Lay religious and political group associated with the Buddhist sect Nichiren-sho-shu (see Nichiren Buddhism).The most successful of Japan's new religious movements of the 20th century, it draws on the 13th-century teachings of Nichiren. Like other movements in Nichiren Buddhism, it takes the Lotus Sutra as its chief scripture. Founded in 1930, Soka-gakkai came to prominence in the later 20th century, eventually developing a membership of over 6 million. In 1964 it established the Komeito (Clean Government Party), which by the 1980s was Japan's third-largest political party. It also conducts educational and cultural activities.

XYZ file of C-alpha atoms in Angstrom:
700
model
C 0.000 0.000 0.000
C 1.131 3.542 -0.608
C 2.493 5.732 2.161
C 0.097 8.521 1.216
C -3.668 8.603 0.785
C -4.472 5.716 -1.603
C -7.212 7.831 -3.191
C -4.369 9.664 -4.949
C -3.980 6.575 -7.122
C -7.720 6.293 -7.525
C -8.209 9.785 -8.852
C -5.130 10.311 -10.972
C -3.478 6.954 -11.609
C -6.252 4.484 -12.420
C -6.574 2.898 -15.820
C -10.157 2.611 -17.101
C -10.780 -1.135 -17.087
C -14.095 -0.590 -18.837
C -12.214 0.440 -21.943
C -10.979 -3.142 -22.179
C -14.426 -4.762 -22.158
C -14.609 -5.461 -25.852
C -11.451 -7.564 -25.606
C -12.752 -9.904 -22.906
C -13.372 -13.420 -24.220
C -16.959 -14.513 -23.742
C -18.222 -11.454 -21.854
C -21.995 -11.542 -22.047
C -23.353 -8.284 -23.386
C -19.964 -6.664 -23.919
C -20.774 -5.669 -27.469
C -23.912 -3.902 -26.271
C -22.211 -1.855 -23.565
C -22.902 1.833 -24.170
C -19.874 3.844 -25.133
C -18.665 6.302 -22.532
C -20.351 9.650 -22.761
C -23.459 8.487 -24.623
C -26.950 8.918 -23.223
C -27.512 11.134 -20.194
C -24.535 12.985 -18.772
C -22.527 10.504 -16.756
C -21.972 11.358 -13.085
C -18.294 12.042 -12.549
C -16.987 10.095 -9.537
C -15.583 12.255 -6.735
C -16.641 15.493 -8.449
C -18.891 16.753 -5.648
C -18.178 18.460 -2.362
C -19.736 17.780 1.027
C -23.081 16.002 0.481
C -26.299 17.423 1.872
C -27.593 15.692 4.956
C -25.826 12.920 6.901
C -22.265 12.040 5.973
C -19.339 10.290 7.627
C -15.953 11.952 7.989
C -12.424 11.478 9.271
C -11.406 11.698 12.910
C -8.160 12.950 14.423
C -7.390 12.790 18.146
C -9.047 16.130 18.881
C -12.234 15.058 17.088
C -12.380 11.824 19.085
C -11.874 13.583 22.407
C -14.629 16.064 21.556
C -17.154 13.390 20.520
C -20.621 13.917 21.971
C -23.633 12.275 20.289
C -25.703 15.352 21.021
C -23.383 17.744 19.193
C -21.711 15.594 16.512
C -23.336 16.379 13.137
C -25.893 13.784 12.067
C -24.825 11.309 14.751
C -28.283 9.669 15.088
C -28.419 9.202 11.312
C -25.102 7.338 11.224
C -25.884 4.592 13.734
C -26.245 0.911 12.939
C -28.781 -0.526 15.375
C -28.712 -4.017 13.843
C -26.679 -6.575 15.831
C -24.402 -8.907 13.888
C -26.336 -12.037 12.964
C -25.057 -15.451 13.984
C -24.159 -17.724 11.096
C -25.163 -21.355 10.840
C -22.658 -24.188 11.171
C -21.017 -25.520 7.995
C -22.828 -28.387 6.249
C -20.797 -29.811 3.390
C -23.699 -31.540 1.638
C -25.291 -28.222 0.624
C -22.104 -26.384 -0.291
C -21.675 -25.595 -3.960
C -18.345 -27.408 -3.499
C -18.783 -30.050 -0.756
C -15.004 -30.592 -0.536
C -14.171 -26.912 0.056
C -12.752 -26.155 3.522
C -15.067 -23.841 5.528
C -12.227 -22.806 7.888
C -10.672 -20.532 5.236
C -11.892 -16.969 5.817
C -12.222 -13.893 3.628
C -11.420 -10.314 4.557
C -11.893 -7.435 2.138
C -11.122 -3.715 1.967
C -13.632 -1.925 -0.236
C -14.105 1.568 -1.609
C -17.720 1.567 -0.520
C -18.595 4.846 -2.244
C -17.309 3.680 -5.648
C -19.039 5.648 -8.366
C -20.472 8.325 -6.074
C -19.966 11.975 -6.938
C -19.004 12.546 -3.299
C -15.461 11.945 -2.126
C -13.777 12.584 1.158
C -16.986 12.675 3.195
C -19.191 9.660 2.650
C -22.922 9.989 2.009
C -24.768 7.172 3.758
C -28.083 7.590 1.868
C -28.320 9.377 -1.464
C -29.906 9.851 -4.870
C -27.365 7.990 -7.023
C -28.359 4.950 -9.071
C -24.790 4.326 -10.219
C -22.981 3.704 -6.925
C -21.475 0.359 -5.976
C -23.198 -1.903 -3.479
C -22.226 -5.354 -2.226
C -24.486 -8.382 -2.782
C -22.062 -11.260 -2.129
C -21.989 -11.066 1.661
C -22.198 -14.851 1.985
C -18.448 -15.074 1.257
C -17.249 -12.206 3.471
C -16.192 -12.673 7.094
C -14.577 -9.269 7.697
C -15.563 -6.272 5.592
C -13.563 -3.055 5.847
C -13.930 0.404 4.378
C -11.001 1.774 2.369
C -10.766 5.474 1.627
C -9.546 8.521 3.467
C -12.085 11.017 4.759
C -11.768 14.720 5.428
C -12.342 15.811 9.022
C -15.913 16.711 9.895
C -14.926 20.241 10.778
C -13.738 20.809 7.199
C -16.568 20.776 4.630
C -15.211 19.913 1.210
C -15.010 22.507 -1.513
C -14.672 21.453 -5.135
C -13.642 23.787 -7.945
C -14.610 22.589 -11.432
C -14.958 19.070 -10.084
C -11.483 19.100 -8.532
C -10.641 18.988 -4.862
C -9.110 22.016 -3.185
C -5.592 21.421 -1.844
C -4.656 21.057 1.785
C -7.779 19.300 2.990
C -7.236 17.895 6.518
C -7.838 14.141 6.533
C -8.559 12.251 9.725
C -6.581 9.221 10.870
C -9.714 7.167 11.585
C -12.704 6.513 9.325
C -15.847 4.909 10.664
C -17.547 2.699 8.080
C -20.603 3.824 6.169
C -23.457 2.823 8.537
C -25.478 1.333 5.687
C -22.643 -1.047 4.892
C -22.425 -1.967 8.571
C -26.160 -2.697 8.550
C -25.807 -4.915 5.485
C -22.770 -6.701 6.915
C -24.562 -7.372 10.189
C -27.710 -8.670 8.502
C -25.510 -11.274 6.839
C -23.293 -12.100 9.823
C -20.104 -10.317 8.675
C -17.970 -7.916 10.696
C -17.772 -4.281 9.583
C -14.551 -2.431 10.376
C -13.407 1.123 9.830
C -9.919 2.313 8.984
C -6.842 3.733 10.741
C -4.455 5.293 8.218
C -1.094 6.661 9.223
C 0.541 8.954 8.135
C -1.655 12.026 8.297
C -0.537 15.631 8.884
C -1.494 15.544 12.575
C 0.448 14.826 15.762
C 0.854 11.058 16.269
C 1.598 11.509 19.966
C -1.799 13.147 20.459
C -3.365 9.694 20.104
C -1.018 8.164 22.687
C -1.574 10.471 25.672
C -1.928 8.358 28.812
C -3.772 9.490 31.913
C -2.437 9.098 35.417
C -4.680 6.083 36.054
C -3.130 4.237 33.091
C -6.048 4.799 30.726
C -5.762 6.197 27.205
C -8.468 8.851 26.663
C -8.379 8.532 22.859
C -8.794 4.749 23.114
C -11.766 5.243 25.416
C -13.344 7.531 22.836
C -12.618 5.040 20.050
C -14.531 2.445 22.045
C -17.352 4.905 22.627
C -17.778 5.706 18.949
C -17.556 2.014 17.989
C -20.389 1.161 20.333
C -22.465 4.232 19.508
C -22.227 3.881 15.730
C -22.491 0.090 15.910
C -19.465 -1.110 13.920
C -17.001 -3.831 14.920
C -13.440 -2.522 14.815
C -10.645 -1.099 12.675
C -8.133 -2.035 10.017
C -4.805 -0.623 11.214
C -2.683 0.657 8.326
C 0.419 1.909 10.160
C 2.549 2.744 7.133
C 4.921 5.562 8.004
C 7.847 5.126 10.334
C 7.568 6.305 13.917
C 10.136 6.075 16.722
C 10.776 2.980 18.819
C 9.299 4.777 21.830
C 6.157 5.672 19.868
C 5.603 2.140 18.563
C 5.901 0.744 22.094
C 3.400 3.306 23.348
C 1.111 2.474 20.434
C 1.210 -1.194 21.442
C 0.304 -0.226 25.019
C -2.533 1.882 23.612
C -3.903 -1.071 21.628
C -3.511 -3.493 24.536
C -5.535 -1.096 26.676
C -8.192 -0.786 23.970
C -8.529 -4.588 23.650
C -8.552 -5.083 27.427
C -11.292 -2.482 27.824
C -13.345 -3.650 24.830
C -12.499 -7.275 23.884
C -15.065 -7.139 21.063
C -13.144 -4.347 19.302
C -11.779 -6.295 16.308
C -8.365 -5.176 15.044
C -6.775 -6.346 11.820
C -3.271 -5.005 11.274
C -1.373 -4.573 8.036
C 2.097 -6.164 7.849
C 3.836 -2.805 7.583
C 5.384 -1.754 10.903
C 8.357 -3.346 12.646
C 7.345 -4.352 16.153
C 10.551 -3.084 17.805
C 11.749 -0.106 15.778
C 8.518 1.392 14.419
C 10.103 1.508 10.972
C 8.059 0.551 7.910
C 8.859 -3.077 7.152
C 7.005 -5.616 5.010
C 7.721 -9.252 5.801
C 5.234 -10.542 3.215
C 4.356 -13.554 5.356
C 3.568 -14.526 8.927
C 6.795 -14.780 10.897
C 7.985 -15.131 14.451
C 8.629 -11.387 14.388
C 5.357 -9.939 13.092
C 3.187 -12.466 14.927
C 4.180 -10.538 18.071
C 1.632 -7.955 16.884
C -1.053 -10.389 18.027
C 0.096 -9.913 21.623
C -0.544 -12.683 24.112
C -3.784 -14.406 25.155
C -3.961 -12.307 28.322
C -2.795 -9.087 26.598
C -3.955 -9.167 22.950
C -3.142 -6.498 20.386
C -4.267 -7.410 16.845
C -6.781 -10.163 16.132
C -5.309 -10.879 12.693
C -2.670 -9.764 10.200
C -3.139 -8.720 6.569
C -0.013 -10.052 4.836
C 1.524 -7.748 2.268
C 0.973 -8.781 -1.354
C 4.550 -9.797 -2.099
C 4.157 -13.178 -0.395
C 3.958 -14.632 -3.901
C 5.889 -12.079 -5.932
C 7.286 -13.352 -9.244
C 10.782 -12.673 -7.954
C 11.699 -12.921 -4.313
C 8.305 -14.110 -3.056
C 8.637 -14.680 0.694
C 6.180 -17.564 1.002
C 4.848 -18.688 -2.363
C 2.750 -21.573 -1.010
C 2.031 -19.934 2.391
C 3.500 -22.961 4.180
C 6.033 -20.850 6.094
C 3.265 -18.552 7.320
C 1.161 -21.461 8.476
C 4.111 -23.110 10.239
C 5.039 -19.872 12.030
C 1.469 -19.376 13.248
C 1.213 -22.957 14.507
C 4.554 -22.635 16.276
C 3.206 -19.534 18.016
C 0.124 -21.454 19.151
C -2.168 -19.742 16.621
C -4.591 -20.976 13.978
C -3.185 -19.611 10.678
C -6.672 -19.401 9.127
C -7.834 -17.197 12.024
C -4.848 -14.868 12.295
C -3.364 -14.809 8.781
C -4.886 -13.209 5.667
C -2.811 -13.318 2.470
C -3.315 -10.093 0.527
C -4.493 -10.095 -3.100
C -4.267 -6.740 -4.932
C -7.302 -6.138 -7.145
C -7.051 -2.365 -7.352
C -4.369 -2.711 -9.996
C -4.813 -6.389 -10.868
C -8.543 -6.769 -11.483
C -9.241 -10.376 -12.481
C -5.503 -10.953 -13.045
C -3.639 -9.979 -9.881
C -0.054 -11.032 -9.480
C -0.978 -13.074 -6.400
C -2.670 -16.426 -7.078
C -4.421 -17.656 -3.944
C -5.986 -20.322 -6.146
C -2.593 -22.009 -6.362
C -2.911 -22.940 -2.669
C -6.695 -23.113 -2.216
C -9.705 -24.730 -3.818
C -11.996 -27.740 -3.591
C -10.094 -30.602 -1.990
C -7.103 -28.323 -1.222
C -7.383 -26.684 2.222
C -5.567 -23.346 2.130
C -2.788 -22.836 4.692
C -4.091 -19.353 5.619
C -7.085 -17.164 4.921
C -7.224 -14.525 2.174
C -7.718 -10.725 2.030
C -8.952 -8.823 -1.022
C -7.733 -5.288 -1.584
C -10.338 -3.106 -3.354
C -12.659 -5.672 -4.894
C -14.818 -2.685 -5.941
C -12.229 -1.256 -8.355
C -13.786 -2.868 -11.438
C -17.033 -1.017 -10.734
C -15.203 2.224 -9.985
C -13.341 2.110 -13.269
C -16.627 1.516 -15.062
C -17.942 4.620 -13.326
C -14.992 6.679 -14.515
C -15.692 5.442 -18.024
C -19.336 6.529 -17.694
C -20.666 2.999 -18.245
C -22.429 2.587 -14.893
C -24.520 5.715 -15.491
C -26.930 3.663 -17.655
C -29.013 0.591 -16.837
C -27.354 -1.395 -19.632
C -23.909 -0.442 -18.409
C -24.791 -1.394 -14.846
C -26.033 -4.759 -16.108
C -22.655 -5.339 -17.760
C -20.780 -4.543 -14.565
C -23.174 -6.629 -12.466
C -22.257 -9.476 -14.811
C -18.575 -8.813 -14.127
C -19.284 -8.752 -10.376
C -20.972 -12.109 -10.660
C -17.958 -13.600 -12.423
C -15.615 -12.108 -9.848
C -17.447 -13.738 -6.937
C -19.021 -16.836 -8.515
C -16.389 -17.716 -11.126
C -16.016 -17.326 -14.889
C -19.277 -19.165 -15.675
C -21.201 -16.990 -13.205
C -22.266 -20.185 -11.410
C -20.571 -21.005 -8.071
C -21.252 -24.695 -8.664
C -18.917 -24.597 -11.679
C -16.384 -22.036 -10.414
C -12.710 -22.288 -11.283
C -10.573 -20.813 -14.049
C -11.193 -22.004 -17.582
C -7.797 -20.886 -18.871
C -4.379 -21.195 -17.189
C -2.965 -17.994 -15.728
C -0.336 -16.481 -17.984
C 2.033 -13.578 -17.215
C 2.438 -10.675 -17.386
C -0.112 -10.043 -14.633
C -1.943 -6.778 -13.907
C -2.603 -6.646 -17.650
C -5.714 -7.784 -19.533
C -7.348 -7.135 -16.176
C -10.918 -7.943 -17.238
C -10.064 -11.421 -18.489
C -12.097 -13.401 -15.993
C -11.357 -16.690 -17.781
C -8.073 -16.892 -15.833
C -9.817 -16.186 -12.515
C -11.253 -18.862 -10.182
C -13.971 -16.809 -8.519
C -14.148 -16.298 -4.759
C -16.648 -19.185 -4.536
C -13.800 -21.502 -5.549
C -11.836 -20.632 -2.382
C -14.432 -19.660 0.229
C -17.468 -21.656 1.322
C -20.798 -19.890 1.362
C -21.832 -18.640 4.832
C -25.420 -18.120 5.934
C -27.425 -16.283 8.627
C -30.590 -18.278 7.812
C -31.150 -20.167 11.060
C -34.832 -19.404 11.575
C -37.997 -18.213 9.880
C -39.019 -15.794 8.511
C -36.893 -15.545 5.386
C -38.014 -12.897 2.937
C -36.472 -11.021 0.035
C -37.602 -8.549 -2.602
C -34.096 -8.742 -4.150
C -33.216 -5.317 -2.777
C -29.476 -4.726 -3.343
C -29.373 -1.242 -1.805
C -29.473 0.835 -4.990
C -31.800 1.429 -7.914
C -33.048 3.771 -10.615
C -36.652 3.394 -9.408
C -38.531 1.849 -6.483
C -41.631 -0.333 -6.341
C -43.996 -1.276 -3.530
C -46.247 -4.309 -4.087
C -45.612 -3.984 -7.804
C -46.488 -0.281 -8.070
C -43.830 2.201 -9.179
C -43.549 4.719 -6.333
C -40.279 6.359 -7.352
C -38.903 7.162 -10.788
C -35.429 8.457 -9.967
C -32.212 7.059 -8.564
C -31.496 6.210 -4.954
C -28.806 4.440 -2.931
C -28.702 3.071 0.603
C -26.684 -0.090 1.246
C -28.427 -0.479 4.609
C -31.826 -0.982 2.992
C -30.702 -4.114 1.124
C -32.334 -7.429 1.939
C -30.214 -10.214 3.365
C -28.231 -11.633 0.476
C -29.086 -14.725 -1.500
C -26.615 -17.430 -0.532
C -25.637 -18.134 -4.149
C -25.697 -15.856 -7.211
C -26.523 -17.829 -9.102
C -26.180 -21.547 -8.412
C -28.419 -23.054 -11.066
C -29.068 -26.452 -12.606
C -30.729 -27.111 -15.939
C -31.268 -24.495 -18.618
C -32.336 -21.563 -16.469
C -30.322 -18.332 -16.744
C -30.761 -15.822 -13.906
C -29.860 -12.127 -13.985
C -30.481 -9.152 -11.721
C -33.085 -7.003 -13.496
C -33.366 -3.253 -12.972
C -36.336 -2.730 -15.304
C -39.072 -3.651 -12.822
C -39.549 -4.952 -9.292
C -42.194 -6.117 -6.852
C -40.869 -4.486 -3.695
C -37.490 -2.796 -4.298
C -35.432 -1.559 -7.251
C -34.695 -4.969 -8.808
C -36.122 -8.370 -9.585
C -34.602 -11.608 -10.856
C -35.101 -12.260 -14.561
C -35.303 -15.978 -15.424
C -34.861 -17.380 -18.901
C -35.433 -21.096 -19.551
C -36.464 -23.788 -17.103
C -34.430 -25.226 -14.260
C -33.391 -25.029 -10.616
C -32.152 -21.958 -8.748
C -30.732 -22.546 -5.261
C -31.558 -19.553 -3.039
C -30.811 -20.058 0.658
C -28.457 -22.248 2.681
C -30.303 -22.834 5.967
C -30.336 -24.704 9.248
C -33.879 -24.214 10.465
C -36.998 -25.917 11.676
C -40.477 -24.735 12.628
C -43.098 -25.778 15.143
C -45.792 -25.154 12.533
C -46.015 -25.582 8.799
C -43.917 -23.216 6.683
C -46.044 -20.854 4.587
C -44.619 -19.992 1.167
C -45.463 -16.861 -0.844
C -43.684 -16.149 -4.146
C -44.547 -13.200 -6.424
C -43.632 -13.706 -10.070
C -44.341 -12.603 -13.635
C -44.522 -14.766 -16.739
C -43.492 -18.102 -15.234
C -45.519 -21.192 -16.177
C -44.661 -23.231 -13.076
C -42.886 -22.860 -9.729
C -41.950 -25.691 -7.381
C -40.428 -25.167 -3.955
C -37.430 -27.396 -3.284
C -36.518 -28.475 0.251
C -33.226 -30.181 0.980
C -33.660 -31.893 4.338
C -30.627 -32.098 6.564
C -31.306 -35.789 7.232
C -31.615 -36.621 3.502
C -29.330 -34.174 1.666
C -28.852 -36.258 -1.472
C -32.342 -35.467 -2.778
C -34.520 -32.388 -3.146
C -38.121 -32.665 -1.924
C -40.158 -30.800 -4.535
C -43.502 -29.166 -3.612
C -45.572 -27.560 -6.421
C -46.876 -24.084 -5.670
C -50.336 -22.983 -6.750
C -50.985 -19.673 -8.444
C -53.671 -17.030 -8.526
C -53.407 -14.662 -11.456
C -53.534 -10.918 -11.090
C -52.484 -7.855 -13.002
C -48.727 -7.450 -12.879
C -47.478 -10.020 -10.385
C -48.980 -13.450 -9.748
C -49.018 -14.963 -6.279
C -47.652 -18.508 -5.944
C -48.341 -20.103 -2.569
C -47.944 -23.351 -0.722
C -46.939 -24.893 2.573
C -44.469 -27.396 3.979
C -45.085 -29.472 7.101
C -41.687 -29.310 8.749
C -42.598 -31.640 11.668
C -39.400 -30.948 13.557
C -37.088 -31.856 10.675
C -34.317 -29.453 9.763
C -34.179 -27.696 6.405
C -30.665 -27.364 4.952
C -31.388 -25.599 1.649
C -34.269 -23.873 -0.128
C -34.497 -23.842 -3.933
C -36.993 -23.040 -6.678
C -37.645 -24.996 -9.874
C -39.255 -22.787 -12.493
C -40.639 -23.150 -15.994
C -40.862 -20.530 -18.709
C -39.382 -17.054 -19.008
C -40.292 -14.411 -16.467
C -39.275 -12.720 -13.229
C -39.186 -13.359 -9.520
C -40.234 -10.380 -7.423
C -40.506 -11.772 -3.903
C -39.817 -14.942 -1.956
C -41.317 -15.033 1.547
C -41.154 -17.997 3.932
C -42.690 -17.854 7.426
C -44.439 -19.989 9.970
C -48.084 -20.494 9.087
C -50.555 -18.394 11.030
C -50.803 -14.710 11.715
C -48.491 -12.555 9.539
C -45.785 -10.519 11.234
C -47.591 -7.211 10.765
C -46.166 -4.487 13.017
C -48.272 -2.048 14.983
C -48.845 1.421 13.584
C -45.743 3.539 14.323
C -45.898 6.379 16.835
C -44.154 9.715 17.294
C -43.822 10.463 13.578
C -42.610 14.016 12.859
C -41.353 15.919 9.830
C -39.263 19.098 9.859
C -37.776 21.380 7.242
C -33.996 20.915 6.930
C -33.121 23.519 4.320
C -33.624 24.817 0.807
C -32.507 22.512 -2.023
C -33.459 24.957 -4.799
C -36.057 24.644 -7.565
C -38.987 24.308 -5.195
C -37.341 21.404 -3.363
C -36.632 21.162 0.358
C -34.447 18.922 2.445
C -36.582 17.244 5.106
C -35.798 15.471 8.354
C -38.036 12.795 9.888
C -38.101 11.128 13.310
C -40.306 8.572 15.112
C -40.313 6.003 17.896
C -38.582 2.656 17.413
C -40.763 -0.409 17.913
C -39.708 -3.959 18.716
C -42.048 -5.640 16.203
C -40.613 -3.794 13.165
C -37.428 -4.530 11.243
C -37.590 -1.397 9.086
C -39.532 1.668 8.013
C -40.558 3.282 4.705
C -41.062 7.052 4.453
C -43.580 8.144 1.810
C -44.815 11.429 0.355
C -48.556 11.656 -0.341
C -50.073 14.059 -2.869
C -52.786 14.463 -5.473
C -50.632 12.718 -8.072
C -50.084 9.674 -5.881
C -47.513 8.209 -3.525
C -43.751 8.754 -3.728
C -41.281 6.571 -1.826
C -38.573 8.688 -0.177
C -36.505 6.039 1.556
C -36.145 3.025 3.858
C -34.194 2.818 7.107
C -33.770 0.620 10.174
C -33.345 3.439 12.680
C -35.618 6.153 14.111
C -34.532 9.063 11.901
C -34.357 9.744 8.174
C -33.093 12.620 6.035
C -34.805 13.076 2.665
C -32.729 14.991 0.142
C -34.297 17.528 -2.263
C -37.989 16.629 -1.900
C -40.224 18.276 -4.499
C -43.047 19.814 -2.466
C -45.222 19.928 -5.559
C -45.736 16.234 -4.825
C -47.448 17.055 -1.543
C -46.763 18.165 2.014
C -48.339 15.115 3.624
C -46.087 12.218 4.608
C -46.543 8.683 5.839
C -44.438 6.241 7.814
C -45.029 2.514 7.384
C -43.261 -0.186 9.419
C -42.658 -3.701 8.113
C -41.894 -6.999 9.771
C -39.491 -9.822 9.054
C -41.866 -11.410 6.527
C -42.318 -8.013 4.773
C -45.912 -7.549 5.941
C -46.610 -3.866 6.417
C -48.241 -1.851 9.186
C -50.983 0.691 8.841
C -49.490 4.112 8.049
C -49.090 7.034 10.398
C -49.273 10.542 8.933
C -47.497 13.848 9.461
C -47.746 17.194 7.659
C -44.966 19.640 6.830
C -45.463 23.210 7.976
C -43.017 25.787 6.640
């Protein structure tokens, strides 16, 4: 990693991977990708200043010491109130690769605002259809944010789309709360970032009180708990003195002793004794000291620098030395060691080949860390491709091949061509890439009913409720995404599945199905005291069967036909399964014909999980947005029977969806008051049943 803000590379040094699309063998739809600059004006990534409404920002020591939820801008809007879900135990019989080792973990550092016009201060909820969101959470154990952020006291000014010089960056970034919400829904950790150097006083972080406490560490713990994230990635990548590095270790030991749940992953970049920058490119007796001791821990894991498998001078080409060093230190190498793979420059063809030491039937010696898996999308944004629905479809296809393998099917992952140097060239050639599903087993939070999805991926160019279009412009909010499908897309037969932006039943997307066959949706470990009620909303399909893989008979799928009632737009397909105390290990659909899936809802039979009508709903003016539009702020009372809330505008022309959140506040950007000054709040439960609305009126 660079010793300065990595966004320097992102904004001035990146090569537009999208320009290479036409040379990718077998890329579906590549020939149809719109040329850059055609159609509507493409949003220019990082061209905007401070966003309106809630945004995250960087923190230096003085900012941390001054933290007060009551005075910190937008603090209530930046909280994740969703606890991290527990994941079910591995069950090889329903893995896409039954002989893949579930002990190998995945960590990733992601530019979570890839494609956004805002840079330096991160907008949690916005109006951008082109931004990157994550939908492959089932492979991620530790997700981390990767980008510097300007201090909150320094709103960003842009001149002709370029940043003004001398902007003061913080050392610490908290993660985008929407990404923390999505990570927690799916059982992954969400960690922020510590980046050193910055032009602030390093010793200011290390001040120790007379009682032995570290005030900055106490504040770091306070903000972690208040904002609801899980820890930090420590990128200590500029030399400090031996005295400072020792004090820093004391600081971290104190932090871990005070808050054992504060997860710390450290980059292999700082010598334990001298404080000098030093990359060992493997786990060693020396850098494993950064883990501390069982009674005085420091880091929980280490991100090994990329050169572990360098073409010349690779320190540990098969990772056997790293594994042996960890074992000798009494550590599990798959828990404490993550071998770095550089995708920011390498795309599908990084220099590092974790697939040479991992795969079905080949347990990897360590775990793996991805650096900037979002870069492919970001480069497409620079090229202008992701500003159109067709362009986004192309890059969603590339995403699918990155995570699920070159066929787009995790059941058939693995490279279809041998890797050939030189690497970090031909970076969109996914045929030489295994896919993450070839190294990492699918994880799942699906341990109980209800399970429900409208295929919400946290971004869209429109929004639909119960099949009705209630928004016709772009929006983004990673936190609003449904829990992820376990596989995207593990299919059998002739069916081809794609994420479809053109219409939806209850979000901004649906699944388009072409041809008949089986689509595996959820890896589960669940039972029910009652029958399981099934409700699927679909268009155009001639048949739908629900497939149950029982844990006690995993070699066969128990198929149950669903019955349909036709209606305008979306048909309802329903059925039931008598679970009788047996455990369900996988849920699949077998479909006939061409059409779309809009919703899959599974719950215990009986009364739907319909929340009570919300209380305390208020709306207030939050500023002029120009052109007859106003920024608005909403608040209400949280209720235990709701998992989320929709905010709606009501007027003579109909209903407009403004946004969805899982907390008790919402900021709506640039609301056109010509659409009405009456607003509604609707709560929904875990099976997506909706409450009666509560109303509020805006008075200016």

* * *▪ Japanese religionJapanese“Value-Creation Society”lay religious group associated with the Japanese Buddhist sect Nichiren-shō-shū. Sōka-gakkai has had rapid growth since the 1950s and is the most successful of the new religious movements that have sprung up in the 20th century in Japan; but in following the teachings of the Buddhist saint Nichiren, it belongs to a tradition dating from the 13th century.The Sōka-gakkai follows an intensive policy of conversion (shakubuku; literally, “break and subdue”), which increased its membership within a seven-year period (1951–57) from 3,000 to 765,000 families. In the late 20th century the group claimed a membership of more than 6,000,000. Groups paralleling Sōka-gakkai have been started in other countries, including the United States, where the equivalent organization is called Nichiren-shō-shū of America.Sōka-gakkai conducts educational and cultural activities and publishes extensively. In 1964 it established its own political party, Kōmeitō (Clean Government Party (Kōmeitō, New)), which by the 1980s had become the third largest political party in Japan.The association was founded in 1930 by Makiguchi Tsunesaburō, a former elementary-school principal, under the name Sōka-kyōiku-gakkai (“Value-Creation Educational Society”). Makiguchi stressed the pragmatic benefit of religion and set as his goal three values: bi (“beauty”), ri (“gain”), and zen (“goodness”). The society suffered from the government's repressive policies toward religious sects during World War II and for a time was disbanded. Makiguchi died in detention during this period. His chief disciple, Toda Jōsei, revived the organization in 1946, renaming it Sōka-gakkai.In common with other Nichiren movements (see Nichiren Buddhism), Sōka-gakkai places great emphasis on the benefits effected by the chanting of the phrase “Nam Myōhō renge kyō" (“I devote myself to the Lotus Sutra of the Wonderful Law”), which is an invocation of its chief scripture, the Lotus Sutra.
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